The best way to go around the city is to rent a bicycle so that you can stop at everything you fancy. Taking from the 'gyaan' imparted to me generously by my relative,  I can tell you that Woodside Inn in Colaba (find it on google maps) rents you bicycles. But I chose to drive around in my relatives car, because October was still too hot and humid for me and 11:00 AM looked like noon. The traffic was disciplined and strangely no one was fuming. People here have figured out how to make use of the time spend in traffic I guess.We had a quick breakfast from a small eatery (could not note the name) and headed straight to Gateway of India. The drive was slow, but not boring to an outsider. After a short drive emerges, with all it's glory, the Gateway of India and you know you have reached the heart of the city with a beat that resonates with the thousand hearts who are on the scene. Marvellous!! An architectural delight, The Gateway of India was built in the 1960s and served as the entrance point to dignitaries and common man alike from it's five entry point. Click pictures, and be sure to, because if you don't have a picture of it, you are missing out on a free souvenir.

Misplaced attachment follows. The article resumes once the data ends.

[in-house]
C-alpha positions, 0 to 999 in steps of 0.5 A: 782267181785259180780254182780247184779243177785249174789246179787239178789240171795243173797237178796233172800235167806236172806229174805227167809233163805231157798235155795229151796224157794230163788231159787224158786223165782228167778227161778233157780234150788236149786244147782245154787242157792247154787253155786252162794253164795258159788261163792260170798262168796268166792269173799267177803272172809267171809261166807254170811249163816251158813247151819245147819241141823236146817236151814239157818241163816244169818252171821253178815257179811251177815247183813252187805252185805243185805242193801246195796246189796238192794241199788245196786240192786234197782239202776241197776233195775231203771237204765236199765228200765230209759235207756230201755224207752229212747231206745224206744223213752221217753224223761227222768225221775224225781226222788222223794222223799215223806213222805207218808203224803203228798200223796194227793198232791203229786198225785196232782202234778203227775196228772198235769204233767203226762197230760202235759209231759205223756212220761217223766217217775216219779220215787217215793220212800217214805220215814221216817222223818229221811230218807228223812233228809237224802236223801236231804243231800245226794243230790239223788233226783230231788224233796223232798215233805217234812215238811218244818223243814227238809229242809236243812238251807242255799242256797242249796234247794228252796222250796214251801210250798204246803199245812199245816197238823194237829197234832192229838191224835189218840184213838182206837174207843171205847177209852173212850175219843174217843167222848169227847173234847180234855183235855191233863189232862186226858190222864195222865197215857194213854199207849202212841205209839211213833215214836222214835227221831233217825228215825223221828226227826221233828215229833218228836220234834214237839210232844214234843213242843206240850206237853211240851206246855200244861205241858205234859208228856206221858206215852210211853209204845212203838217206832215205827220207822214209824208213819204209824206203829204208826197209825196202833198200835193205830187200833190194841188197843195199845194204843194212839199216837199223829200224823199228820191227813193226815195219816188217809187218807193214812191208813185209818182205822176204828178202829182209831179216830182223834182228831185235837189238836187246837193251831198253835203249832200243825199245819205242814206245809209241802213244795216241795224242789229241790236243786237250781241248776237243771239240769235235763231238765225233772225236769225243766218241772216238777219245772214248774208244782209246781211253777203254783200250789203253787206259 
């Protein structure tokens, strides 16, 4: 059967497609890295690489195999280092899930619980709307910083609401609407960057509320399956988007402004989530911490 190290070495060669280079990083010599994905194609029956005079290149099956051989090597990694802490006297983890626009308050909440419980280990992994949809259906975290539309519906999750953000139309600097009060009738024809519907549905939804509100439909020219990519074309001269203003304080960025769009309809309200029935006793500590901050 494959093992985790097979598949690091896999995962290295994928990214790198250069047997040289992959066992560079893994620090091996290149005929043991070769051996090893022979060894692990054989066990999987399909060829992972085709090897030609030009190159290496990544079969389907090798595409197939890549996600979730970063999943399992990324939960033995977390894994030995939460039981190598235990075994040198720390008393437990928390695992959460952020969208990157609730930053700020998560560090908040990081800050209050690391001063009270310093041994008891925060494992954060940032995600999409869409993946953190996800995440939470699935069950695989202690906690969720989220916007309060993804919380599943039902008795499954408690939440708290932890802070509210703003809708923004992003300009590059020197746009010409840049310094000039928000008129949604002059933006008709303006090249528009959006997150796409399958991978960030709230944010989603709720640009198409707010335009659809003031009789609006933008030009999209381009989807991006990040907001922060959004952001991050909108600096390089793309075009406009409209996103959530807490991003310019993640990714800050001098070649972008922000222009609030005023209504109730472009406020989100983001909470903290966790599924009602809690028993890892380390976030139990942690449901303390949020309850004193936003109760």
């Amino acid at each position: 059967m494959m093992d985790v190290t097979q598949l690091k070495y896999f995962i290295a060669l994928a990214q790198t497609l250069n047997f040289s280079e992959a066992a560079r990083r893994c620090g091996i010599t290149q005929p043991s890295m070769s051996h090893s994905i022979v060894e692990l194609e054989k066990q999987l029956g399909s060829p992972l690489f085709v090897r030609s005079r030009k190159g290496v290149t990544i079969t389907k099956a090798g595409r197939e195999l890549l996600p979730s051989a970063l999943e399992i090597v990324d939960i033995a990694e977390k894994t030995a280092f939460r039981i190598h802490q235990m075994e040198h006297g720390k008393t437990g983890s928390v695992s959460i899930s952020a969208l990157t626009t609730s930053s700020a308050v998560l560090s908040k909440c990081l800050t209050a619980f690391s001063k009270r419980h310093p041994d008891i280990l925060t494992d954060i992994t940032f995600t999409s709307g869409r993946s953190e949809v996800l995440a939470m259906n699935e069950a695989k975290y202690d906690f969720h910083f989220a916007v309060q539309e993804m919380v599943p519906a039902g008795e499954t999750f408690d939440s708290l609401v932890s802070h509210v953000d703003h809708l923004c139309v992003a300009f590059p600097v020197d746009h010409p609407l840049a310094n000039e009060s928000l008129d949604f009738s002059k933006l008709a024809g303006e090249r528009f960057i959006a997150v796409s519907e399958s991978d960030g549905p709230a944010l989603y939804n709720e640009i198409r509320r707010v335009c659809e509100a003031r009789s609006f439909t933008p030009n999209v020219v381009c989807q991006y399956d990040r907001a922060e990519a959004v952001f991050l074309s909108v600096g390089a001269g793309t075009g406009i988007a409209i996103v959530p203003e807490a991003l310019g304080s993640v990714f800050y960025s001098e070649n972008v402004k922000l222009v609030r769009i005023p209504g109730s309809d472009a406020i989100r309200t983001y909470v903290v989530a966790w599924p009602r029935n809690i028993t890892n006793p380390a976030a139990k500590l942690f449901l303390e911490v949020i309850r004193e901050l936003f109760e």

THE BOAT RIDEThe boat journey is itself part of the experience, with so many things to see that time flies past. This is one of the few places in Mumbai, where you can see flocks of seagulls at any time of the day!THE ISLANDThe island itself was originally known as Gharapuri. It is believed to have been the capital of the Konkan Mauryas, and the name literally means ‘fort city’. The only village here which is still inhabited is known by the same name. The name ‘Elephanta’ came from the Portuguese, who landed here and saw a huge stone elephant guarding the entrance to the holy cave-shrines. (For those who are interested, this elephant was broken down by the Portuguese who found them, but the pieces have been reconstructed, and the elephant is on display at the Bhau Daji Lad Museum at Byculla)Once we reached the island, there was a mad rush for the toy train. Yes, there is a tiny toy train which takes us to the foot of the hills. It costs Rs. 10 for the return journey, but takes less than 5 minutes, and isn’t really worth all that rush! That means it is really very slow. :pHISTORYThe caves at Elephanta are believed to date back to the sixth century, to the reign of the Konkan Mauryas, who were vassals of the Chalukyas. The island was then known as ‘Sripuri’. Unlike the caves at Badami, which were built for the kings, or those at Ajanta, which were built by monks, the caves here - according to the ASI booklet – were patronized by merchants and traders! The caves apparently looked so impressive, that the Portuguese, who captured the islands in 1540, couldn’t believe that these were the work of human hands! There are various stories told about why the caves and the sculptures were defaced – while some say it was done because the Portuguese thought them to be the work of demons, some say that it was simply an attempt to destroy the Hindu influence in the area. However, it no longer matters WHY the caves were defaced and sculptures destroyed. What is important is to ensure that we do no more damage.The main caveThere are seven rock cut caves in all, but the first is the most important one, and the only one really worth a watch. Dedicated to Lord Shiva, every available wall is covered with images of Lord Shiva in various postures or depicting stories related to him.A little off centre is a huge temple with a lingam inside. There are entrances on all the four sides, with 8 dwarapalakas or guards at the corners. It is an impressive sight, and I had to remind myself that all this had been carved out of the rocks… not built!At one time, this temple may have been the hub of prayers to the Lord, resounding with the echoes of chants and devotional music, but today, this temple comes alive just once a year – on MahaShivaratri – when permissions have been given for prayers to be performed.